You know gentrification is nestling quite comfortably in your neighborhood when you see a portable grill on the sidewalk selling $8 bacon wrapped sausages by a twenty-something-year-old millennial in a rustic-stained welding apron.
In truth, bacon wrapped hot dogs are a common delicacy sold by immigrants, or lower income folks during the darkness of the night, and normally costing $3 a piece. Not only is the inflation of the price a robbery, but also an assault to the underground economy of local vendors. It is a stab to the heart of any vendor that has been humiliated and harassed by authorities and ordered to pack their goods and go.
I am a millennial, a Santa Ana resident and a photographer. I have photographed and befriended street vendors in downtown Santa Ana and taco truck vendors for five years. I’ve heard their stories, and witnessed how their businesses are now at risk.
When I was just a kid, downtown Santa Ana was an area filled with Mexican restaurants and vendors of all sorts. You could easily find, produce, piñatas, dulces, or even a sobadora ready to help anyone that couldn’t afford traditional U.S. healthcare.
Maria, a food vendor I interviewed 3 years ago, was on the verge of tears when she explained to me that her job in the downtown area consisted of bringing home-cooked meals to the business owners who couldn’t afford to close their businesses for lunch. As more of her clientele got pushed out (Quinceñera shops, photo and film, and insurance places just to name a few) her livelihood was also threatened. The concentration of restaurants is one thing, but to see high-end restaurants dominate space that is not available to other street vendors is Privilege at its finest.
Strict and prohibitive regulations set forth by the city of Santa Ana, and the rising costs of owning a business in an overpriced downtown, have contributed to the loss of our community’s financial security and economic power.
This is why the impromptu hot dog stand set up by a popular new restaurant, Vacation Bar, struck a chord with me. I was very indifferent about their arrival in downtown Santa Ana and found it to be just another trendy addition to the changing downtown. When I was scrolling through my Instagram that night and saw Vacation Bar advertising and selling their street hotdogs on the sidewalk it highlighted a multitude of injustices.
These restaurant owners had taken an idea and stapled it to the front of their doorstep, and presented it to passerby’s on the busiest night of the month in downtown Santa Ana: The Art Walk. This business model was very common for many local vendors before Vacation Bar. It made me question Vacation Bar’s awareness of their immediate surroundings, how they could possibly seek to profit from an activity that was otherwise prohibited to a community of local vendors that were turned away for doing precisely that: vending comfort food in their community.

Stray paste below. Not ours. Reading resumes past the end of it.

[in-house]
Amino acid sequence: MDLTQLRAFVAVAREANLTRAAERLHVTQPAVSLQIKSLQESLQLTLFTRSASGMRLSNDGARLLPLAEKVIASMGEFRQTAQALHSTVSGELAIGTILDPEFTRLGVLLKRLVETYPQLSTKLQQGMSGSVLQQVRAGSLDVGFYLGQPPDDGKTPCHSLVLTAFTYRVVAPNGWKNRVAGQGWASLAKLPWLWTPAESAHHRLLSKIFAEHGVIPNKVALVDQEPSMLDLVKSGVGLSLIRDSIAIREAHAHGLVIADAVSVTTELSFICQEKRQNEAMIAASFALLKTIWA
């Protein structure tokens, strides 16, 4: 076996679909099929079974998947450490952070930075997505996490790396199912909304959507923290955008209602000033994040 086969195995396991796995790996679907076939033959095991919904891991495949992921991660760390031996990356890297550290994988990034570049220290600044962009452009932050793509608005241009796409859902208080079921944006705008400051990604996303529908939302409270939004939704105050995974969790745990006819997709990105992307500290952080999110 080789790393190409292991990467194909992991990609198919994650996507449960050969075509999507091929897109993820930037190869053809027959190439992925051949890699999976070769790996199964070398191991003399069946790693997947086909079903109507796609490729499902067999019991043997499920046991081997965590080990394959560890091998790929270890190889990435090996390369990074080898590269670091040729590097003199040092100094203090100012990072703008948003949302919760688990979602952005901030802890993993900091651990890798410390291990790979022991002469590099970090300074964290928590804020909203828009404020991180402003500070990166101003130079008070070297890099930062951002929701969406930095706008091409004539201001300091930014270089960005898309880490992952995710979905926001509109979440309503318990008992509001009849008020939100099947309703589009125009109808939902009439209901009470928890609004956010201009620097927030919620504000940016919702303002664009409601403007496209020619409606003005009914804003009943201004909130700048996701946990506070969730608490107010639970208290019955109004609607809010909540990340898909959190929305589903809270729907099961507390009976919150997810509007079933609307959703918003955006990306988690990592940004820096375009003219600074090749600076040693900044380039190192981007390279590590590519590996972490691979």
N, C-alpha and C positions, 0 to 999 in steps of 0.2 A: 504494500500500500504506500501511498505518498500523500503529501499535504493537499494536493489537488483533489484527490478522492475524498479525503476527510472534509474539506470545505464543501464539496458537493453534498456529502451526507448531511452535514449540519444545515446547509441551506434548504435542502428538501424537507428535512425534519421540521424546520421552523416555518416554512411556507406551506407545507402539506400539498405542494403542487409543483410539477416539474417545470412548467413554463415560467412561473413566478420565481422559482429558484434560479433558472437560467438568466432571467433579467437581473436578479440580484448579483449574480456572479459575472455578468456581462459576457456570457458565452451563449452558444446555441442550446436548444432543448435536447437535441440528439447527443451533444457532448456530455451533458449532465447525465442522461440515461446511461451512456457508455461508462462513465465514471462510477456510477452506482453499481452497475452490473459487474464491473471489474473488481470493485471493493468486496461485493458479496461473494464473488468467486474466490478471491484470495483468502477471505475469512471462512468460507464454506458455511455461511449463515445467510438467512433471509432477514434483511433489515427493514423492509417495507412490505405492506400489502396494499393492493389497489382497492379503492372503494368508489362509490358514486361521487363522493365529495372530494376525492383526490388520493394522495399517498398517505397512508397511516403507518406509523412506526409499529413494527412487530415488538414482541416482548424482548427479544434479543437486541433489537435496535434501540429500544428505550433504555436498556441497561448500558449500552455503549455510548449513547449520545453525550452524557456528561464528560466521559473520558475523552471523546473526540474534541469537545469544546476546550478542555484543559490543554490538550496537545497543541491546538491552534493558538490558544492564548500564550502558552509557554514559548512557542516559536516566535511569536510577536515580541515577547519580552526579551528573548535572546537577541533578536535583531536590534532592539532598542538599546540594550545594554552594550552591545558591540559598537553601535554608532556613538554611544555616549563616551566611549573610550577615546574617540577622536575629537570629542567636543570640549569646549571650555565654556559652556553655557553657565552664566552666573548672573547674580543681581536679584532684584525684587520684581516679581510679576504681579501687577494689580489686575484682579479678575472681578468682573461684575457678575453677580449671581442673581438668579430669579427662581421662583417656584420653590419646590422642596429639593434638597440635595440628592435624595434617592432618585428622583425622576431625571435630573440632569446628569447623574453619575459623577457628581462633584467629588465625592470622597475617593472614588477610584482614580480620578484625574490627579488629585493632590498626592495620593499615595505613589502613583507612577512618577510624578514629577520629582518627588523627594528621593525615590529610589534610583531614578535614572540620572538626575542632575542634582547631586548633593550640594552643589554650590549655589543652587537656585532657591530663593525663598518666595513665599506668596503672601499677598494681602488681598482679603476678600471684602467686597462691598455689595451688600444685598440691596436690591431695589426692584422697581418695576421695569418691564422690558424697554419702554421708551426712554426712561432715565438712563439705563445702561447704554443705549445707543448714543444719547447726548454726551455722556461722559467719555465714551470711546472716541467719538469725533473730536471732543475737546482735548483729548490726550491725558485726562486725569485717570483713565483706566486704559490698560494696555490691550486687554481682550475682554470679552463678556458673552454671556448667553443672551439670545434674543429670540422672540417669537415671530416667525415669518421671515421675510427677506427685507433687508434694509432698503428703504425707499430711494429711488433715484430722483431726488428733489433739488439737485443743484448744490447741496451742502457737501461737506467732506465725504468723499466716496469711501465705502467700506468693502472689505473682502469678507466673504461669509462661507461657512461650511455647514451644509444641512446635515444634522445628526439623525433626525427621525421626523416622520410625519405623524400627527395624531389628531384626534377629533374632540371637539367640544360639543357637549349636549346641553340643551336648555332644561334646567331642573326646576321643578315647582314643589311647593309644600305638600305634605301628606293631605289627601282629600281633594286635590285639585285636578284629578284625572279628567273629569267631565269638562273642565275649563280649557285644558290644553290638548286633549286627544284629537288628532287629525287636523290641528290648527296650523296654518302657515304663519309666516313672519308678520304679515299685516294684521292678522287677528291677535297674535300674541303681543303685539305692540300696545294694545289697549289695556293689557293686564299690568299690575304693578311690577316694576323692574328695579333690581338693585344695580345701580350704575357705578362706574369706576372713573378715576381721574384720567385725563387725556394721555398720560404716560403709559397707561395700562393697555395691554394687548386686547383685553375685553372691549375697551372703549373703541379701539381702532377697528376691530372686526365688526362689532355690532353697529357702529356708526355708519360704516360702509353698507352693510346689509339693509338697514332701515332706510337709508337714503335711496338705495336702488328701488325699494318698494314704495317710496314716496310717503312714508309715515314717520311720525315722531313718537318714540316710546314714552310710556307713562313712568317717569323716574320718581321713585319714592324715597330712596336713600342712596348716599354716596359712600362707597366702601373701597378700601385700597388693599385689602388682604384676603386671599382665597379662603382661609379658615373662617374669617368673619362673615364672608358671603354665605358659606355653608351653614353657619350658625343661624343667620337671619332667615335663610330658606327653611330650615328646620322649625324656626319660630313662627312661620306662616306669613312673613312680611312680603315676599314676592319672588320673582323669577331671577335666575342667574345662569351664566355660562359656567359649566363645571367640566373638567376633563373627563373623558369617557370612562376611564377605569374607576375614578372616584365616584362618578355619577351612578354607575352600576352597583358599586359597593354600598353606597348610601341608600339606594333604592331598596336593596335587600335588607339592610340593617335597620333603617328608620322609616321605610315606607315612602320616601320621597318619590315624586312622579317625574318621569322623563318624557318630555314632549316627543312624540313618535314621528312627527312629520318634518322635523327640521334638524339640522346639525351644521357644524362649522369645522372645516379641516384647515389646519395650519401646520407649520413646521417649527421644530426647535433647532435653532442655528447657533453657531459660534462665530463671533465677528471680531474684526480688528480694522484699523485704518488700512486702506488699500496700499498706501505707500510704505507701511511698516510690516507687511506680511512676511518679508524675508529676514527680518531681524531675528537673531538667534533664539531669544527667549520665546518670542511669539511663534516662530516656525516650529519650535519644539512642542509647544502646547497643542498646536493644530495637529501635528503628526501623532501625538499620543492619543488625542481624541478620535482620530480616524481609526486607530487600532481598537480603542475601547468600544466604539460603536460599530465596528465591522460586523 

I approached the head of Downtown Santa Ana security that night and asked him, “if a woman selling corn were to come down and sell corn at Art Walk or on the sidewalk, would she be asked to leave?”
He promptly said, “Yes, she needs a permit, and it needs to be visible on the cart.”
The cart in front of Vacation Bar had no visible certification, and still the security guard did nothing to reprimand the vendor.
I then flagged down a police officer and asked him the same question.
“Well, I don’t like to push them out, but there are very specific rules down here in Downtown Santa Ana, so strict that even daytime vendors have to wear a uniform provided by downtown” explained the officer.
One thing was clear right away: authority figures are picking and choosing what vendors can capitalize on a sidewalk to patrons. In this case, the cart lacked a visible permit and the vendor was not wearing a visible uniform. These arbitrary rules only got me to think: Who decides who can capitalize on sidewalk sales to patrons during art walk? Could this be an opportunity for local vendors to earn more for themselves and their families?
A woman who sells bacon wrapped hot dogs for $3 can make up to $100 on a good night. The average price for a cocktail at Vacation Bar is $12, and an appetizer is $15. The bacon wrapped hot dogs outside of the bar were on sale for $8. The inflation of a bacon wrapped hotdog can definitely have an economic impact, especially when you pair it up with rising costs of properties.
This is a disturbing national trend, “When Gentrification Isn’t About Housing” details the fetishization of what I consider “hood food” and how it is essentially stolen and repackaged by more affluent communities while the original owners suffer economic injustices and harassment. Lack of resources ultimately disables the originators to comply with city code regulations or gain the economic power to open an actual establishment. A high-end restaurant appropriating a bacon-wrapped hotdog and selling it for nearly triple the price on the same public sidewalk from which street vendors have been pushed out due to that very restaurant opening in the first place is a perfect illustration of gentrification.
This scene opens the doors to many conversations. It is with this observation that I hope to encourage all of us take the time to understand how our choices in which businesses we frequent can harm those who do not have the privilege to be ignored by code enforcement and security guards. I ask us to recognize that street vending is a tenuous means of survival for many, not just a once a month marketing gimmick. It has been the means of survival for many generations of Latinx immigrant communities. And for businesses like Vacation Bar: don’t set up shop where you are visibly challenging and disabling the local vendors any further than you already have.